A new study suggests as many as four mln Bitcoins have been lost in different ways.
There are a number of threats to any asset, be it gold, fiat currency or even stocks. Some of these have real-world issues, such as loss, theft or destruction, and Bitcoin is not separate from that.
There is more than enough literature on the theft of Bitcoin, people leaving themselves exposed to cyber criminals, but there are also instances where people are losing their coins.
Just like Gold can be sunk with a pirate ship, or wads of dollar bills burned in a fire, digital currencies can also be lost and never found again on the Blockchain.
New research by Chainanalysis, a digital forensics firm that studies the Bitcoin Blockchain, showed that 3.79 mln Bitcoins are already lost. This is on the high estimate of the study's finding, with their low estimate still sitting at an astonishing 2.78 mln. This makes the percentage of lost coins based on what has been mined today to be at between 17 to 23 percent.
Where have they gone?
According to a breakdown supplied by Chainanalysis, their research seems to be quite thorough and a little more than just speculation.
In their segmentation of coins that have been lost in different ways, they have broken it down into coins mined in 2017 - which they believe are still all intact and available. It makes sense that there would be more caution in 2017 with the value of fractions of coins worth huge amounts.
When they refer to strategic investments, they are looking at people who have been holding their coins for a very long time, and thus are perhaps not lost, rather just growing in a stagnant position.
The Satoshi Coins
Interestingly, and in a big claim by Chainanalysis, they take into consideration the coins that originally belonged to Bitcoin creator, Satoshi Nakamoto. He is estimated to be in the possession of over one mln coins.
However, Chainanalysis have decided to class that collection of coins as lost forever. It is a claim on which their research hinges on as Nakamoto's coins make up nearly half of their higher estimate of lost coins.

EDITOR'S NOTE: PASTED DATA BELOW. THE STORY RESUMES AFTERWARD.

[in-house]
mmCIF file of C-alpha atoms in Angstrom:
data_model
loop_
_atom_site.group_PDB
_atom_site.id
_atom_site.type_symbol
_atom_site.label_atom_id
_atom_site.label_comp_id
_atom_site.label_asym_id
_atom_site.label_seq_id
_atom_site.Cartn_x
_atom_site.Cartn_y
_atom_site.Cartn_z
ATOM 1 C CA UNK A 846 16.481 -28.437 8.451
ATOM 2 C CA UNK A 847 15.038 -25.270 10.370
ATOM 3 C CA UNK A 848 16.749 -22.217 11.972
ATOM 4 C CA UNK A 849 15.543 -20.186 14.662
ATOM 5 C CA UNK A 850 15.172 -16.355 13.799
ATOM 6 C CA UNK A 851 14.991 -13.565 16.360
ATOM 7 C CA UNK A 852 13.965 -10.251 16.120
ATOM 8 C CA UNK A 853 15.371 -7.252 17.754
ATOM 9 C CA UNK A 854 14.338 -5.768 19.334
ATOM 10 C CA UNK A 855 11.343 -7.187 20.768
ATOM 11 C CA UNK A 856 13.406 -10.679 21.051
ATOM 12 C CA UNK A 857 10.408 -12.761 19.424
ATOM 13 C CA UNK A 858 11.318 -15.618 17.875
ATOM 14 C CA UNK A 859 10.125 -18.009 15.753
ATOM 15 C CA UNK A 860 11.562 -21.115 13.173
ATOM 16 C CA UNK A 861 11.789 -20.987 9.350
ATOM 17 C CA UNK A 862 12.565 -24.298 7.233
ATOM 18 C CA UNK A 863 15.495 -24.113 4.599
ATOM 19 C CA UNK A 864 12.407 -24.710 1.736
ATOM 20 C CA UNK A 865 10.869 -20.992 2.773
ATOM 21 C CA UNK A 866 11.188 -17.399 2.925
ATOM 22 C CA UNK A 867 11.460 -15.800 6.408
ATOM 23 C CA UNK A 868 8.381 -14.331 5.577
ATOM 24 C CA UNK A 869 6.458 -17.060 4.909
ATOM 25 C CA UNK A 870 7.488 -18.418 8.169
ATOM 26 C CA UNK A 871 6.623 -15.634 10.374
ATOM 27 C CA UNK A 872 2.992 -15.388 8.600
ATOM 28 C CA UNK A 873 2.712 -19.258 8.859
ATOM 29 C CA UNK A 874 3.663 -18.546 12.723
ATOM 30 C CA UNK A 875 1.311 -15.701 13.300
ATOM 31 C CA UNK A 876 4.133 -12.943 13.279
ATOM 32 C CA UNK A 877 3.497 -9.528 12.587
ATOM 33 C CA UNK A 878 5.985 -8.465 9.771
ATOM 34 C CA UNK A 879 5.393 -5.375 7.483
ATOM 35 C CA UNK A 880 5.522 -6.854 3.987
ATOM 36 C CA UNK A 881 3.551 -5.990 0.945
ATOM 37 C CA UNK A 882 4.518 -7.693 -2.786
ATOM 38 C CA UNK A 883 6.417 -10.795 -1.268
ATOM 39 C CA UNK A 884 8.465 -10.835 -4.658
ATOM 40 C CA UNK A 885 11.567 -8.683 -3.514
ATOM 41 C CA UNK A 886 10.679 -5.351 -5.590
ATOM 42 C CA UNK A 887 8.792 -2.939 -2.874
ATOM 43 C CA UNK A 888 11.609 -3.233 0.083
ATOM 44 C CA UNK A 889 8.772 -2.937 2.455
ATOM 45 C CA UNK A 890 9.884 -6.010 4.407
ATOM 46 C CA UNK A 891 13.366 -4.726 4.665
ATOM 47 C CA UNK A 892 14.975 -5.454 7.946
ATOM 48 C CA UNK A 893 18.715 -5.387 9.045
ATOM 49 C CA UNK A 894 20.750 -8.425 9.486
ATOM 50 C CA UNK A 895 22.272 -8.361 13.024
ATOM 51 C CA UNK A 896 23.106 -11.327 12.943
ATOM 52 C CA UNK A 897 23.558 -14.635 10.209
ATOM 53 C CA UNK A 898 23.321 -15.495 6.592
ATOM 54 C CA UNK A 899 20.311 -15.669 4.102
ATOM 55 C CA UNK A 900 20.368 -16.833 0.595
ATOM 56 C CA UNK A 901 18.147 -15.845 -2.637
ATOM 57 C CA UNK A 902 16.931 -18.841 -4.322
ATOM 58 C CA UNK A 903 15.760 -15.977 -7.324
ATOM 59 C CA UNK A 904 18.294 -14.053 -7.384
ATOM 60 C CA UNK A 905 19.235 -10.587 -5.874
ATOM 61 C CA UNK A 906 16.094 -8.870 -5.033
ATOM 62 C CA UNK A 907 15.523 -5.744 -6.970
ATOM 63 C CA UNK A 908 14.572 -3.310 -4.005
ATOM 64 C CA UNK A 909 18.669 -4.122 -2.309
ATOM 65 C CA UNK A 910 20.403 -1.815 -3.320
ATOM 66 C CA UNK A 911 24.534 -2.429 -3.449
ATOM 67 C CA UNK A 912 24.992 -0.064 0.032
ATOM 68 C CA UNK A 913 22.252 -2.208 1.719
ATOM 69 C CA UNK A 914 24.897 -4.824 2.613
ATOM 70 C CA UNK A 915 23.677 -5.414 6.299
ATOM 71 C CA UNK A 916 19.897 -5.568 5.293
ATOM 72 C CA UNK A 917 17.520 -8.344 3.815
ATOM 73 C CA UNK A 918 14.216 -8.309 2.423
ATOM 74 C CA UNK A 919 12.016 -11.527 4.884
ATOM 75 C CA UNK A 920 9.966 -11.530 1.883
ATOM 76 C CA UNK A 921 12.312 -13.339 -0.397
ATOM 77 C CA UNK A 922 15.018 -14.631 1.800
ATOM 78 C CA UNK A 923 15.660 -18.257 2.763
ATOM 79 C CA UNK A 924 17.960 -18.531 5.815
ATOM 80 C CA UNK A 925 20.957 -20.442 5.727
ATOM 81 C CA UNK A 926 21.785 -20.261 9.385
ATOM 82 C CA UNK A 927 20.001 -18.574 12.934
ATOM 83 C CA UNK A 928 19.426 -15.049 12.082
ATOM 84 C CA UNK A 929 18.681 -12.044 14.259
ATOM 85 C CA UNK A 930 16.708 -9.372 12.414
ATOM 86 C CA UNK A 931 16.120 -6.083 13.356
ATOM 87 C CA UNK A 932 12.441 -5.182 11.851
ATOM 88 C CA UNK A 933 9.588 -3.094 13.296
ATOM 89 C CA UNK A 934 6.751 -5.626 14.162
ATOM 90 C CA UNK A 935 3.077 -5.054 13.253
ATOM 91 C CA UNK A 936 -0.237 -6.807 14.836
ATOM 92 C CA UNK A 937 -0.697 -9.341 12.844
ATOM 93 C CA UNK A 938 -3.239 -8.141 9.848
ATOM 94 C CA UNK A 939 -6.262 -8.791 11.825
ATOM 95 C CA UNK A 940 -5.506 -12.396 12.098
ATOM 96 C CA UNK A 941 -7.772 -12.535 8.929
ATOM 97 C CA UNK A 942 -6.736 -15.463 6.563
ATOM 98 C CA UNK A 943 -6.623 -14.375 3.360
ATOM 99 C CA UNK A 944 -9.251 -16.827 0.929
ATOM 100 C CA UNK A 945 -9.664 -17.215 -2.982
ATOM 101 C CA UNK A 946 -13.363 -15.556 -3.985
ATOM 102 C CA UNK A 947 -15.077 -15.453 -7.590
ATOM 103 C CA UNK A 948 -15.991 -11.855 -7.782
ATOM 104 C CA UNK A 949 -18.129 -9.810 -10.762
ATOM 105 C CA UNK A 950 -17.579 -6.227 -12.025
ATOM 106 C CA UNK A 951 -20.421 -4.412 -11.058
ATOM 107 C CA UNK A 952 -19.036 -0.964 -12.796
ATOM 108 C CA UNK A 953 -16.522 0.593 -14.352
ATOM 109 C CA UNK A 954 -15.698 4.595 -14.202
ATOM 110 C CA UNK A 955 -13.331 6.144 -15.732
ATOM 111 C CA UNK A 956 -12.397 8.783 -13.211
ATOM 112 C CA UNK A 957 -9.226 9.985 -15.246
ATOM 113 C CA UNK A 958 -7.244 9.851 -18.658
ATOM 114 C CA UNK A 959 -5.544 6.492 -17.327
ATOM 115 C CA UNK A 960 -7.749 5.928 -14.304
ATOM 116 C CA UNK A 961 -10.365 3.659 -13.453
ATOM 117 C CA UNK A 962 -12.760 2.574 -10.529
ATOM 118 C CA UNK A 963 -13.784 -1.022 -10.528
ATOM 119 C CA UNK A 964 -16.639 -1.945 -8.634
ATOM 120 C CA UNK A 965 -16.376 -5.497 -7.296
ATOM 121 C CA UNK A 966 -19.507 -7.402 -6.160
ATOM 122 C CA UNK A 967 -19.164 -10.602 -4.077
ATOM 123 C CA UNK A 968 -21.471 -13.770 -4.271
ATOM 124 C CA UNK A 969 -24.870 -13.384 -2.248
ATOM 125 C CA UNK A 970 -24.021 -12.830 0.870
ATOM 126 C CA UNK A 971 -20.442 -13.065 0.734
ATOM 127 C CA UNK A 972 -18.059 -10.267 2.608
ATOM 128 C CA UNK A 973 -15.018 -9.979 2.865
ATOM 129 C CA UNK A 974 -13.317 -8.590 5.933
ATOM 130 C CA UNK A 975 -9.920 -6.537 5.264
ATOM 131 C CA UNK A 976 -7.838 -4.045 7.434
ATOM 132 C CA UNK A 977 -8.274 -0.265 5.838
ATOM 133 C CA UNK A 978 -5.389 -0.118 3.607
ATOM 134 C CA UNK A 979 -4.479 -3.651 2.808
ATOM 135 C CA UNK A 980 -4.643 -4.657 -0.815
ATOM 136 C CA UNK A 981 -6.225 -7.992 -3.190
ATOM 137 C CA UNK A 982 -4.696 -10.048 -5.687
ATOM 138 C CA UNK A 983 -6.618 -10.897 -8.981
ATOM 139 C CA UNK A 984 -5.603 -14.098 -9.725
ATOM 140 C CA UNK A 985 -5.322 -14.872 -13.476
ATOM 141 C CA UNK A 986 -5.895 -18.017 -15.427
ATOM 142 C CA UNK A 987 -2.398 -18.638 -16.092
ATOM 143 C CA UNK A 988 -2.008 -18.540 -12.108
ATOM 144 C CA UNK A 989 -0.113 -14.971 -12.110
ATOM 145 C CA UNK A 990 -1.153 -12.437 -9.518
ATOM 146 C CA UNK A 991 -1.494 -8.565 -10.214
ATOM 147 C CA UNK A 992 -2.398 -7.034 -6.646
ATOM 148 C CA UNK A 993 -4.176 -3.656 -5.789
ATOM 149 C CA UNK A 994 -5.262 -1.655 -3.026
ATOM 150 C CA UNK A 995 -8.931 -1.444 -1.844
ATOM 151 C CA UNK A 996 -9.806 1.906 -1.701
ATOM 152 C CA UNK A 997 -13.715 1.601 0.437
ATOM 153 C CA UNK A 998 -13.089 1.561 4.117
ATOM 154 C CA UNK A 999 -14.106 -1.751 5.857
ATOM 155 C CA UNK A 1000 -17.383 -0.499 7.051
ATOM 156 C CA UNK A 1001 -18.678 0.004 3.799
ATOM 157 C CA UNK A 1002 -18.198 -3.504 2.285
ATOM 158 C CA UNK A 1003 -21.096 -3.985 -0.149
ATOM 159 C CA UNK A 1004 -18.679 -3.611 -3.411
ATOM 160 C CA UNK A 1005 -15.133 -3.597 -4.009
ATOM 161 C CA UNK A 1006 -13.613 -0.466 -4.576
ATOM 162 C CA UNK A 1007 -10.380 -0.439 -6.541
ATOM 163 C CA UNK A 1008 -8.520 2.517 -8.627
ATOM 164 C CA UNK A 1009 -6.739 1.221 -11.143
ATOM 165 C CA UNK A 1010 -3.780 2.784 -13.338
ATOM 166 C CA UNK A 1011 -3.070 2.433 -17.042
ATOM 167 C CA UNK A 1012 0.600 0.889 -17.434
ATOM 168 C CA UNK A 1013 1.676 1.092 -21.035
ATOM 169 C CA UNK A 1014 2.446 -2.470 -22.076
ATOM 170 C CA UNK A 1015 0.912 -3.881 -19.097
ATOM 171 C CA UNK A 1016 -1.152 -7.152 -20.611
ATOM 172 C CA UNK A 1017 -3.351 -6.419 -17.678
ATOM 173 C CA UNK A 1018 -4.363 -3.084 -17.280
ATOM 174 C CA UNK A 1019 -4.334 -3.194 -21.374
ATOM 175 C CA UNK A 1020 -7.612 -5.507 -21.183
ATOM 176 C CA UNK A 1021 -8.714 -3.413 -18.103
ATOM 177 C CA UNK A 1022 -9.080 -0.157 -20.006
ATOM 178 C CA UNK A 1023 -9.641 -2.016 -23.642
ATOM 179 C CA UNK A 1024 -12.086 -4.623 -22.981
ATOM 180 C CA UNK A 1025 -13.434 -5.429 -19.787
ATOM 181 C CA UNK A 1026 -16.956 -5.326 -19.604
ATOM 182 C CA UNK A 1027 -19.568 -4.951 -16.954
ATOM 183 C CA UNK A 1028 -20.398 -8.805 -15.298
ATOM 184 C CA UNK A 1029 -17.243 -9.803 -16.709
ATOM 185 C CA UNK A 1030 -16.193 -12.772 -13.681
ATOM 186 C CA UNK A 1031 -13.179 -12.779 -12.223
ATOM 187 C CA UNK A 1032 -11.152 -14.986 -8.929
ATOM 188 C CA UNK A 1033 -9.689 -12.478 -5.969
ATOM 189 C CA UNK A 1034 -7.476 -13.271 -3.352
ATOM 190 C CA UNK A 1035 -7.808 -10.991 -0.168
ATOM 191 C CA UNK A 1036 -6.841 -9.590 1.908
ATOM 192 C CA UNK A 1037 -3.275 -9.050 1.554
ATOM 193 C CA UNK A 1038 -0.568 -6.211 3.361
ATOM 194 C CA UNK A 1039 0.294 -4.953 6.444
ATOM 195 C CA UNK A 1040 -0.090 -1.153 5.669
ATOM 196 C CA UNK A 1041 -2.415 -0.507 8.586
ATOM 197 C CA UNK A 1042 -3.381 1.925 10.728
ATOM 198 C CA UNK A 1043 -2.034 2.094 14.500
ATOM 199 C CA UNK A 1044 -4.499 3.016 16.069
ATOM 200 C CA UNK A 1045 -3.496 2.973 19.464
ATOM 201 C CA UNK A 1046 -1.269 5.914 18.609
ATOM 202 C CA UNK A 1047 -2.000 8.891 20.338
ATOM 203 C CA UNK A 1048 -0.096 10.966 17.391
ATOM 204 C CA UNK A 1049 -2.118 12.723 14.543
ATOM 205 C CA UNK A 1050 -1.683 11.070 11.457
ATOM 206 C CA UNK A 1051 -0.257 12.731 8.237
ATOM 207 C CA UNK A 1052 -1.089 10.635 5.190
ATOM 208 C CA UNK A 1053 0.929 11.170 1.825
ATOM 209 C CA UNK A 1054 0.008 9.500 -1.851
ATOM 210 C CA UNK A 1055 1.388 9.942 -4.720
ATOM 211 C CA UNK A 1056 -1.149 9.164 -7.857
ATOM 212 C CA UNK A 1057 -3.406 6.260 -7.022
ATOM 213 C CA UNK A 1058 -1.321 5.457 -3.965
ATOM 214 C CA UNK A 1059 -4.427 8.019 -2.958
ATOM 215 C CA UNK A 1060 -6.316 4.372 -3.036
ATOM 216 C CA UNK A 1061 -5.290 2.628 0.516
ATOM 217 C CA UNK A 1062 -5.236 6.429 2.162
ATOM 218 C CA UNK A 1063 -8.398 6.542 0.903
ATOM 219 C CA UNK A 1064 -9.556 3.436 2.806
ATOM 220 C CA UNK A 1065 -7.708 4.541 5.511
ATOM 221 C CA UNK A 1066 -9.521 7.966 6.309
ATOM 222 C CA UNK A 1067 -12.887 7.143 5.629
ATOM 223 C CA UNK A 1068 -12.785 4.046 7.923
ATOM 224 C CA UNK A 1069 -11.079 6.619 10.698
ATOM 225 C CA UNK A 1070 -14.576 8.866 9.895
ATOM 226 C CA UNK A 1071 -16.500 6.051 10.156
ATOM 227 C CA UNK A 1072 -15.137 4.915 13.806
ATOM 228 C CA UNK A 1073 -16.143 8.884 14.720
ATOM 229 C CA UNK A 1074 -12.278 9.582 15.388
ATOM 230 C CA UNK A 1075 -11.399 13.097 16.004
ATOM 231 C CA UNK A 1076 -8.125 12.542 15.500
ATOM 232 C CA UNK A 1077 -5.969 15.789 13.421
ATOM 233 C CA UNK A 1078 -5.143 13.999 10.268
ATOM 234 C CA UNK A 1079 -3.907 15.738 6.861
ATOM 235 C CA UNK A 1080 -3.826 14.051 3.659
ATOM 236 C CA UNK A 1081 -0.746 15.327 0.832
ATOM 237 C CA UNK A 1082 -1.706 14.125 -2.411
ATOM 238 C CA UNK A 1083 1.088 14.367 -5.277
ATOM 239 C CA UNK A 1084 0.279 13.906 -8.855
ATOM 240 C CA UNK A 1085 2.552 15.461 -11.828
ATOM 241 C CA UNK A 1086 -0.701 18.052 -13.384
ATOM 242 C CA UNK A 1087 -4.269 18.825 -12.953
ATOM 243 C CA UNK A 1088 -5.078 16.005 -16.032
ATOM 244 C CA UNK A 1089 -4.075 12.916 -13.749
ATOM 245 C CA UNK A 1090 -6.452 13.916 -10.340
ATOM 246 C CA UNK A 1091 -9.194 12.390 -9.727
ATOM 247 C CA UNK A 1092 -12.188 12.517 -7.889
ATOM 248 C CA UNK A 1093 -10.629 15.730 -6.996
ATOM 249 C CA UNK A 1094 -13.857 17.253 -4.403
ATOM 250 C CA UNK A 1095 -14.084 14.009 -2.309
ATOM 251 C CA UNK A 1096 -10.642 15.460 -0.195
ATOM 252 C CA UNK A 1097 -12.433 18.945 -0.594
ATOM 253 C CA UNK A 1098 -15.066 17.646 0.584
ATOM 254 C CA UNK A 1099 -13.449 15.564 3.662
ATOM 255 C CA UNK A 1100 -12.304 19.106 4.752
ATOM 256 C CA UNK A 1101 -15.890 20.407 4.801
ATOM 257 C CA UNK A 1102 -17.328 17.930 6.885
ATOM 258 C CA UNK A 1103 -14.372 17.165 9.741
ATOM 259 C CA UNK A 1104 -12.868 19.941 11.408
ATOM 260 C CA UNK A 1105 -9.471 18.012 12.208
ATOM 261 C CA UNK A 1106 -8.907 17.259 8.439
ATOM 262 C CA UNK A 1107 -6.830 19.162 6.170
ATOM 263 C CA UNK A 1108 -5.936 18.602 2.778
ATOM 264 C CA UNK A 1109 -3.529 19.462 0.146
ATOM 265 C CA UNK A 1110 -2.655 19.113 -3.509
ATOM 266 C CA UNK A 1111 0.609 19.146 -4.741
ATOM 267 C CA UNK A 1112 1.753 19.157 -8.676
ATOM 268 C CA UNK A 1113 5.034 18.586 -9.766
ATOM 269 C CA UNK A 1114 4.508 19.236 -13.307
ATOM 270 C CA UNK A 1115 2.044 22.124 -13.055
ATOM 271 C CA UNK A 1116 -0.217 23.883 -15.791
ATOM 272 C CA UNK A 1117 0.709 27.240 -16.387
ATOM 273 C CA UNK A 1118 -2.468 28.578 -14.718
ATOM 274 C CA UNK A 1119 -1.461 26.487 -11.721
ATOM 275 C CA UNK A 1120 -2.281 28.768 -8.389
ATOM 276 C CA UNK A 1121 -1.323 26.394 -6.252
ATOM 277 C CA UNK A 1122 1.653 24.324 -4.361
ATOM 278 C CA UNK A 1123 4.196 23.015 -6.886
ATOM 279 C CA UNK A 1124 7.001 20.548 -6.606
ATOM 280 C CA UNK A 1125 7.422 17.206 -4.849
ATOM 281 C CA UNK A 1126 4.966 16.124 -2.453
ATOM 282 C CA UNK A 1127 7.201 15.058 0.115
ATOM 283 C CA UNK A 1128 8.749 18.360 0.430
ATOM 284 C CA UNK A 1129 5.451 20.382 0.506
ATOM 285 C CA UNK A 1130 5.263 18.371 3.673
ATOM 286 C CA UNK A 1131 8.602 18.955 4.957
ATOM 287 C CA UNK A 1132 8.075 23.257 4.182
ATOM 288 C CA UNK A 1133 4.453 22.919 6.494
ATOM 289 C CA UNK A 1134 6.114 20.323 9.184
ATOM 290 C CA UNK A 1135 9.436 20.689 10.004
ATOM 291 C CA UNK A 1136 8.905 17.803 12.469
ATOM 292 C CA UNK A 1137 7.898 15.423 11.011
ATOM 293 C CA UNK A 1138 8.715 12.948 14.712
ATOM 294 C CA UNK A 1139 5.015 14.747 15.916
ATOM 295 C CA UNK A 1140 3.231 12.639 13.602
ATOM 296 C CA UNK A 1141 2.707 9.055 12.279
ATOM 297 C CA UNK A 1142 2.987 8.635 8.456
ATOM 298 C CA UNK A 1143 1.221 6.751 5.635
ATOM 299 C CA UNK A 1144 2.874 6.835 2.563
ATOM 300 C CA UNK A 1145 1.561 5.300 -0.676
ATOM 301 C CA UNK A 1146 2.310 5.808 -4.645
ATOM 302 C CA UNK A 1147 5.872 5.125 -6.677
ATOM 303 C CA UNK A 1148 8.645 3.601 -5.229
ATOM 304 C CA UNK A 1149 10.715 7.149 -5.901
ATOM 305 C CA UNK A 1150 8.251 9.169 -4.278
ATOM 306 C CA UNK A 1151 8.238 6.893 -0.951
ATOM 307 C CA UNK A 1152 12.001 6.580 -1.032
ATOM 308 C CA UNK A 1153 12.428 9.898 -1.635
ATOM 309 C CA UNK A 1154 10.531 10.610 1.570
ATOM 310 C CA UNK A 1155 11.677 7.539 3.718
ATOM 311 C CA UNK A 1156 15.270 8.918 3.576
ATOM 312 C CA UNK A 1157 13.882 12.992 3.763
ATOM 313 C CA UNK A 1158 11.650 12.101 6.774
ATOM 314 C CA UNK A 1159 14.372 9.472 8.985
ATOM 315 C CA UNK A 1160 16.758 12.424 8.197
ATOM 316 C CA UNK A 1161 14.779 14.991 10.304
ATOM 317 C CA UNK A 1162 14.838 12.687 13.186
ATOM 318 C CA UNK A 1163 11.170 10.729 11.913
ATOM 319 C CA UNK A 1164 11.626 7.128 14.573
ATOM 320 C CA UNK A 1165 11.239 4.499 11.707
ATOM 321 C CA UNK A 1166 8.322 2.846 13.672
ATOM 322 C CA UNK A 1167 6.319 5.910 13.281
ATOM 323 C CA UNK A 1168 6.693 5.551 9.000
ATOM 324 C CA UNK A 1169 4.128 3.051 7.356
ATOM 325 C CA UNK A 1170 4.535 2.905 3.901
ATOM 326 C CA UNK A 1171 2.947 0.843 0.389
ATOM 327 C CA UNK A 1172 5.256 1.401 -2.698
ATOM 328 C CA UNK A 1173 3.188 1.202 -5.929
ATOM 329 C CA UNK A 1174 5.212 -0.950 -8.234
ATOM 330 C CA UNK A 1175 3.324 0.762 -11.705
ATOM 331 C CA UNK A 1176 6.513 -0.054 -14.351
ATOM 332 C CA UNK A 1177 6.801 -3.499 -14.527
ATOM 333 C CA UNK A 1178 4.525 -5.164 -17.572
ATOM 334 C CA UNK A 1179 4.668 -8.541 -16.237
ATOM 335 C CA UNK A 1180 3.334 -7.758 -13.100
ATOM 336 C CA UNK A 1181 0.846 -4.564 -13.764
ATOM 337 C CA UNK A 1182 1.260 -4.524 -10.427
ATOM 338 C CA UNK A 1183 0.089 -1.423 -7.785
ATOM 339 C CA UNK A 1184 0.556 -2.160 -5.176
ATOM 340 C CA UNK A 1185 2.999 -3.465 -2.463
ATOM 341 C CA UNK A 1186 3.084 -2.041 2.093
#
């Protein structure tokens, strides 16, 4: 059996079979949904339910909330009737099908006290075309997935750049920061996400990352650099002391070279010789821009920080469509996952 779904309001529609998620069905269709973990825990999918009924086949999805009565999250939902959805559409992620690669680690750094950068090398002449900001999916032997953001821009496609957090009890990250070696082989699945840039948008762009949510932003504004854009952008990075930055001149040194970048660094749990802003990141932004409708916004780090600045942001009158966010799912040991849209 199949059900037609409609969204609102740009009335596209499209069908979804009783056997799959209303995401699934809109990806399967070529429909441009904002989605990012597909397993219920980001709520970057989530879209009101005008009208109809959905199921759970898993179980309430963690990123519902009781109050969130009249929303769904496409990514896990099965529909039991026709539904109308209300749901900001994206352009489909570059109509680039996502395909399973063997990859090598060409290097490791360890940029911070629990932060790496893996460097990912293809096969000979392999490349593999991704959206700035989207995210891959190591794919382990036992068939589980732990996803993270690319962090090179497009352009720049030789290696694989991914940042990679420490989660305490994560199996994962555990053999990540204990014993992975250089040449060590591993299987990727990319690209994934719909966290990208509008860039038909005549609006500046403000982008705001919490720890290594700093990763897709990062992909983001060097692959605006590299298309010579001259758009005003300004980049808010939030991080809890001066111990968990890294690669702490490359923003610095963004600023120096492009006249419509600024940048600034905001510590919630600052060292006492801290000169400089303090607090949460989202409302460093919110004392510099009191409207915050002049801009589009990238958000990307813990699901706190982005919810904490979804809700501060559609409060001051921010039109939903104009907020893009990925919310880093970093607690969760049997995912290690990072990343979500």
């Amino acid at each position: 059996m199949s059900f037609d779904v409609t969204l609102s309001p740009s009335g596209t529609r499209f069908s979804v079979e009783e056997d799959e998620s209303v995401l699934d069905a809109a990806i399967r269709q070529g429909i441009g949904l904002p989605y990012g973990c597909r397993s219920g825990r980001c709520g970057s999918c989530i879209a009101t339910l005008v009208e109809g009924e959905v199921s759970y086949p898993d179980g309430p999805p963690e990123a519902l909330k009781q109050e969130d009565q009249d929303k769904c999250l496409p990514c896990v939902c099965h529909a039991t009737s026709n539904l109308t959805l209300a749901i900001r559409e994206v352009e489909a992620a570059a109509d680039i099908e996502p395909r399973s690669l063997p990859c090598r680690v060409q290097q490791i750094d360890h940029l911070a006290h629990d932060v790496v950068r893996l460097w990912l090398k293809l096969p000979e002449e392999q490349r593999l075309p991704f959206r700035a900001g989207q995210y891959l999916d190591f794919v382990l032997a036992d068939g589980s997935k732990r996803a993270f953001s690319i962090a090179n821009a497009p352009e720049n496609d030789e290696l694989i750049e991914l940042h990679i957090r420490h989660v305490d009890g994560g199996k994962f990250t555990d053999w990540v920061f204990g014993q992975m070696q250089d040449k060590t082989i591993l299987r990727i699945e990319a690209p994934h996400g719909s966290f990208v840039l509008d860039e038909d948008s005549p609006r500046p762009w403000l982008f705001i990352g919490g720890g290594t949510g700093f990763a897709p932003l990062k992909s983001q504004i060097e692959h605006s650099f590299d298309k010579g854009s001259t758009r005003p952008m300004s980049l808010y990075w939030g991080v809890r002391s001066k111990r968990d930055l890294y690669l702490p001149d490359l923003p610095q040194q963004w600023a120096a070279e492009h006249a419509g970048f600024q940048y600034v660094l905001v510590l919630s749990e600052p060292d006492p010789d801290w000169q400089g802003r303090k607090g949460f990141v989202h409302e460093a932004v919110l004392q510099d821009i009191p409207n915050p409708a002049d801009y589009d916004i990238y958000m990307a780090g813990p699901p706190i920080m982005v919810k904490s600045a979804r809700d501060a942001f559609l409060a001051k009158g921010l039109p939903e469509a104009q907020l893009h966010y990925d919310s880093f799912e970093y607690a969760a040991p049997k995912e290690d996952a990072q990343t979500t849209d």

Should, one day, Nakamoto wake like a sleeping giant and bring his coins back into play, this research will be inconsequential and the market will have to front up to a rather large boom in supply.
Does it matter?
Because Bitcoin operates on a promise of a limited supply, missing coins, especially verging on 25 percent, will clearly be playing a big part in determining the market. Supply and demand will be quite skewed if those coins mined are not reflecting on the market.
However, do these missing coins really mean that Bitcoin is more scarce than people assume?
“That is a very complex question. On the one hand, direct calculations about market cap do not take lost coins into consideration. Considering how highly speculative this field is, those market cap calculations may make it into economic models of the market that impact spending activity,” said Kim Grauer, Senior Economist at Chainalysis.
“Yet the market has adapted to the actual demand and supply available – just look at exchange behavior. Furthermore, it is well known monetary policy procedure to lower or increase fiat reserves to impact exchange rates. So the answer is yes and no.”